The Galapagos was an afterthought. He spent 5 weeks on these islands in 1835 while the Beagle was provisioned and repaired, after spending four years exploring the mainland. This was key: he knew very well what to expect of South American flora and fauna, so he landed here, and he noticed the strangeness in the context of what he had known on the mainland. It was familiar, but also different. Where the mainland had green iguanas climbing trees, these islands had black and red iguanas, some of which were clambering over rocks, and others that in an even more radical difference were living in the sea. There were relatively few bird species, but they resembled a subset of the ones living on the mainland, but they were also subtly different, with for instance novel specializations of their beaks that allowed Galapagos mockingbirds and finches to exploit food sources that other species of birds claimed on the mainland. What the Galapagos were to Darwin was a kind of natural experiment, where life had been isolated in a harsh environment and allowed to grow…and visibly change. We can’t see the transformation in a short visit, but we can see how life has transformed itself in the few short millions of years since these remote islands formed.

The similarities between life here and on the mainland were the product of a simple explanation: they were related. Animals and plants from mainland South America had colonized the islands shortly after they’d formed. Accounting for the differences was the clever, tricky part. That species might change over time was not a new idea — among others, Lamarck had postulated that in the 18th century — but Darwin’s new contribution was that he provided a mechanism, an explanation for HOW that change occurred. It was a mechanism that required no guidance, divine or otherwise, and that used a brutal sorting, rather than planning to generate new forms.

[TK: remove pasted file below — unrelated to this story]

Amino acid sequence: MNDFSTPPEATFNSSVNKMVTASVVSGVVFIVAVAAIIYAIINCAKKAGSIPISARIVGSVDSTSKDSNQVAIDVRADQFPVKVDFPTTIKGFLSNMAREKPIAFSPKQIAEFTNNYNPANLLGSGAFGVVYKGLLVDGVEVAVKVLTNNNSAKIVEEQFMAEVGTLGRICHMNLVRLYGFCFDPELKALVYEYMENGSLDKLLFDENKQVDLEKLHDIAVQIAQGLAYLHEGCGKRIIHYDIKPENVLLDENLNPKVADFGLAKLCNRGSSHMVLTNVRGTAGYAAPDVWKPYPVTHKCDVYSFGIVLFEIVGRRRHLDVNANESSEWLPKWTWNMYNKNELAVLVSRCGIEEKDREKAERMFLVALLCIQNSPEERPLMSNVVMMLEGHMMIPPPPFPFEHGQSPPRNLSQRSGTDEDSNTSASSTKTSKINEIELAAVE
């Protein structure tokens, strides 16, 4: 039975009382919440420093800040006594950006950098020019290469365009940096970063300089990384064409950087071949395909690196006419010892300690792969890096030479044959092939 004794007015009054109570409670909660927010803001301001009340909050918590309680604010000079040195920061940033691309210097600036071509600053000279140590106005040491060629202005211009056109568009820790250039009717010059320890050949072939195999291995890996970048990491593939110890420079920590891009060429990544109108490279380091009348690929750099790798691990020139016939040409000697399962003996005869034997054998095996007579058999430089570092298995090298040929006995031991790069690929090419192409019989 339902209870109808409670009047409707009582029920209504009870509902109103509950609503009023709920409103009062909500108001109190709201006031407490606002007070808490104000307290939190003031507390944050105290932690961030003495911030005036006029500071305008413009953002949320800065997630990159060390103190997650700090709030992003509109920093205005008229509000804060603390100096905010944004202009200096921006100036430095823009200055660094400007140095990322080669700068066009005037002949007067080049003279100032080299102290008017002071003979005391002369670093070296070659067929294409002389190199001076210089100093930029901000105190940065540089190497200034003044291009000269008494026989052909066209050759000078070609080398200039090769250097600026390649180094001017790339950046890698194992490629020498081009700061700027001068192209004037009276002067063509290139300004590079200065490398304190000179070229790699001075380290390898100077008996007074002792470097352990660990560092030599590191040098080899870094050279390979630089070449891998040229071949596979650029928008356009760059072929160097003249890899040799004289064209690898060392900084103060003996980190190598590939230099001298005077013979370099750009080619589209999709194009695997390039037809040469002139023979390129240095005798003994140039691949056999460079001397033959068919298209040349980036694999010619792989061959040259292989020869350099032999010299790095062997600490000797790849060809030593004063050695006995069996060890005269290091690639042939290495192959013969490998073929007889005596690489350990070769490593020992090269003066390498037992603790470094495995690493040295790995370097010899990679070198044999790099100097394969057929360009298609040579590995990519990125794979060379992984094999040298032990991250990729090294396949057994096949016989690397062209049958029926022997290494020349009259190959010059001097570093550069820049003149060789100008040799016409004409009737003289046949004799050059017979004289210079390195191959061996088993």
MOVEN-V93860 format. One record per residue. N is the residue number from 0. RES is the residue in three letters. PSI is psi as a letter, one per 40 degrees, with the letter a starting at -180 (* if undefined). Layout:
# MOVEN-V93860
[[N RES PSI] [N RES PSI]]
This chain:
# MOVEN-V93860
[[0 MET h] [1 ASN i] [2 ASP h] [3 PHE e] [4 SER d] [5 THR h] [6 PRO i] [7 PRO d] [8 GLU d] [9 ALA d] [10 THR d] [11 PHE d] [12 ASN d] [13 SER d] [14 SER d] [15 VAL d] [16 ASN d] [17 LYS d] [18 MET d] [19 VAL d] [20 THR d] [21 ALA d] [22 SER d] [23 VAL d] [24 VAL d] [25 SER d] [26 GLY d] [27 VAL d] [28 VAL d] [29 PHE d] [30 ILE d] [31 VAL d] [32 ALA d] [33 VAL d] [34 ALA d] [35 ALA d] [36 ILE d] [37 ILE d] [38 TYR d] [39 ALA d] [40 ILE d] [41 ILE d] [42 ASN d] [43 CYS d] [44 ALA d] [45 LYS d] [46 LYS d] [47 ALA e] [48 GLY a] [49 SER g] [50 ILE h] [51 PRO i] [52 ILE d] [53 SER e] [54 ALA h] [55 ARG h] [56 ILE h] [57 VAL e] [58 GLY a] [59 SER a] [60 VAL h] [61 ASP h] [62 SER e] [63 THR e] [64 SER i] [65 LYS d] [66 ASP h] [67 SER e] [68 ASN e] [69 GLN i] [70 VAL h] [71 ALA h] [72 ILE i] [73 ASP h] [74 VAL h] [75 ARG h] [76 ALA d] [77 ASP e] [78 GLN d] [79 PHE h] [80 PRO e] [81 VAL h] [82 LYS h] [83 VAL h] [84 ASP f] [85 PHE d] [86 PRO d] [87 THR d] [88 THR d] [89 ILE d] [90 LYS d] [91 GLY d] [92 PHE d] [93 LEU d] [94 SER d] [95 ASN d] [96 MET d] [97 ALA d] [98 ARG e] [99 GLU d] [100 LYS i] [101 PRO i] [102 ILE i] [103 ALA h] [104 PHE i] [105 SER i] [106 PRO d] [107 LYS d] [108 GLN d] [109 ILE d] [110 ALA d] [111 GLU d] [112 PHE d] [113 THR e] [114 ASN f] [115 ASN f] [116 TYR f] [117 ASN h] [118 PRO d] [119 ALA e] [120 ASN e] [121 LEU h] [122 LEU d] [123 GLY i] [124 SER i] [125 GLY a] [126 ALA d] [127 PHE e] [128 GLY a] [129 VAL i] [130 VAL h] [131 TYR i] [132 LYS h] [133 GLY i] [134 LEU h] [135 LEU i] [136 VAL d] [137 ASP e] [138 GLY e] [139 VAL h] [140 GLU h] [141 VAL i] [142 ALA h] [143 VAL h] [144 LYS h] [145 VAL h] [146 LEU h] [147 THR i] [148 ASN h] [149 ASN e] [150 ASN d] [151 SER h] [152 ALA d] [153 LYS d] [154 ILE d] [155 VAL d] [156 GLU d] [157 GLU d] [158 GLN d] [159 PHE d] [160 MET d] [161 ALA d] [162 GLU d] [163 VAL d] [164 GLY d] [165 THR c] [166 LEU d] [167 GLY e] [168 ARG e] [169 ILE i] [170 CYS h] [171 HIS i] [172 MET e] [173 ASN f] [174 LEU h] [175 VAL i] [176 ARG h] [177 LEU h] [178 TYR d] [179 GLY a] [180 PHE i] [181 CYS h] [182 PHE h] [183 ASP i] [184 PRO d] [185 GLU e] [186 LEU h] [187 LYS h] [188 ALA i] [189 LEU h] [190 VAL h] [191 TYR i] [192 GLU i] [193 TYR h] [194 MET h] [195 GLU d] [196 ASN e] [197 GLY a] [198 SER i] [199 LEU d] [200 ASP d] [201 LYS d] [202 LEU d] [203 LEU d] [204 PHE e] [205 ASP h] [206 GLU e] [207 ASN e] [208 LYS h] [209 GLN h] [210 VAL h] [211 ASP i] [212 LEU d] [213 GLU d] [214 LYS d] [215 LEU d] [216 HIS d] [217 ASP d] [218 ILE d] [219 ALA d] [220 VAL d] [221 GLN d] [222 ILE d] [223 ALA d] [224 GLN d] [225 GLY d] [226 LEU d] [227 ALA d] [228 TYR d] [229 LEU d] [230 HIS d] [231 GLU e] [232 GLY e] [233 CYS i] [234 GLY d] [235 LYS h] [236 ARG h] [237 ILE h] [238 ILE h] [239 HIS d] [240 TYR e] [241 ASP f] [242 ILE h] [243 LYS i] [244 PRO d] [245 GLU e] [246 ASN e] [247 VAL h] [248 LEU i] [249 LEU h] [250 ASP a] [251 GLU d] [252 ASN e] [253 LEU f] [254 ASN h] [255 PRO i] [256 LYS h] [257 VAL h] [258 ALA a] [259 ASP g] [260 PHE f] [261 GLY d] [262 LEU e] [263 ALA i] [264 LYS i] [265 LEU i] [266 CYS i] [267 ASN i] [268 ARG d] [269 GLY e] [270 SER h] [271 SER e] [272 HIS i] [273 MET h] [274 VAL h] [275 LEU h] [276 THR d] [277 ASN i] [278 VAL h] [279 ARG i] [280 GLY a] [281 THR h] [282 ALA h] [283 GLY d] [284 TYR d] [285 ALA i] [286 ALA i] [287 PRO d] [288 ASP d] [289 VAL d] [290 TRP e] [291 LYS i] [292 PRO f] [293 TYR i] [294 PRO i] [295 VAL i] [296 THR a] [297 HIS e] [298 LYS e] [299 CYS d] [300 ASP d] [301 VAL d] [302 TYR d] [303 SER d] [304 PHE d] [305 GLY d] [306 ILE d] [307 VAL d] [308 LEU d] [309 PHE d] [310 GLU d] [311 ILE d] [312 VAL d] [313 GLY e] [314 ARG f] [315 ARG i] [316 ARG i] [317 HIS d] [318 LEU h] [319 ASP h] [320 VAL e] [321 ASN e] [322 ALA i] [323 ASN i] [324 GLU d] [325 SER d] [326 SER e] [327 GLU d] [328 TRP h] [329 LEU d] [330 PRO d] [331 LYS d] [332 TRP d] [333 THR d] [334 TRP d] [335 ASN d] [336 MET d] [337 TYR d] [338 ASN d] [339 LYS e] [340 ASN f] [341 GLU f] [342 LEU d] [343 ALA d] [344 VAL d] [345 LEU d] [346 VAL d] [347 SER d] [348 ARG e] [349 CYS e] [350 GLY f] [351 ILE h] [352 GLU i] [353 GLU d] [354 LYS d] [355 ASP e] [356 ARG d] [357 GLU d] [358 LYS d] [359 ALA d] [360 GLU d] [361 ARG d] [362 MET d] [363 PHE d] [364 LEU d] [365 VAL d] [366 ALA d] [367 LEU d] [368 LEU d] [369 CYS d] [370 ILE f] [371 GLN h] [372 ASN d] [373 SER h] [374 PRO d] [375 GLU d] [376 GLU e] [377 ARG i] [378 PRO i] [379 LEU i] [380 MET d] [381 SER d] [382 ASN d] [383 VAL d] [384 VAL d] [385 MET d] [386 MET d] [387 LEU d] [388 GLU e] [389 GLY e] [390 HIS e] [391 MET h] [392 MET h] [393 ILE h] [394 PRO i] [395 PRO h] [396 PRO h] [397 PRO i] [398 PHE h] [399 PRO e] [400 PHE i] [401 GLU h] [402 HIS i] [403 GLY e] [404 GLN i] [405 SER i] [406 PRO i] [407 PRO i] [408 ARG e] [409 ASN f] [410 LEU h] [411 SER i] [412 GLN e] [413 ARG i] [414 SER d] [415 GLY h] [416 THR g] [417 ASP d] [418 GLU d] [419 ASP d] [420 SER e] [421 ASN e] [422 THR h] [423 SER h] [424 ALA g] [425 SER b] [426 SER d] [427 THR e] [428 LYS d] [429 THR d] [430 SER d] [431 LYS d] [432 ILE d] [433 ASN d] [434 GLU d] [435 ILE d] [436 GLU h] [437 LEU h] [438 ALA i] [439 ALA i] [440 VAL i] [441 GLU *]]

That mechanism is what made him famous. Natural selection is such a clear, simple idea that biologists around the world were wacking themselves in the forehead when they read his book, saying, “Of course! Why didn’t I think of that!” He laid out the facts as everybody already knew them, with simple and irrefutible logic leading to an undeniable conclusion. The members of a species exhibit heritable variability; they don’t all look alike. Not all individuals are equally successful at reproducing or surviving, and it is those variants that are best able to live under existing conditions that will leave the most offspring, meaning that the average composition of the next generation will change. Because the forms least able to thrive will not thrive, the population as a whole will slowly drift in the direction of optimality.

That’s what’s special about these islands. Evolution is an idea that explains both similarities in species, and differences. This is a place right at the interesting edge of being similar enough to the mainland that the source of those similarities, their relatedness, is apparent…but at the same time it is remote enough in space and time that the organisms here have also visibly diverged from the forms Darwin observed in mainland South America. It’s the combination of familiar similarities and uncanny differences that make the islands unique and a beautiful example of the power of evolution.

Comments

  1. #1 SC
    August 17, 2008

    Nice piece (this written one, I mean – not your cyberpistol).

  2. #2 SC
    August 17, 2008

    remote enough in space and time

    ?

  3. #3 JoJo
    August 17, 2008

    the tedious job of plumbing the depths and taking sextant readings and all that other stuff

    Is that more tedious than studying pigeons and barnacles?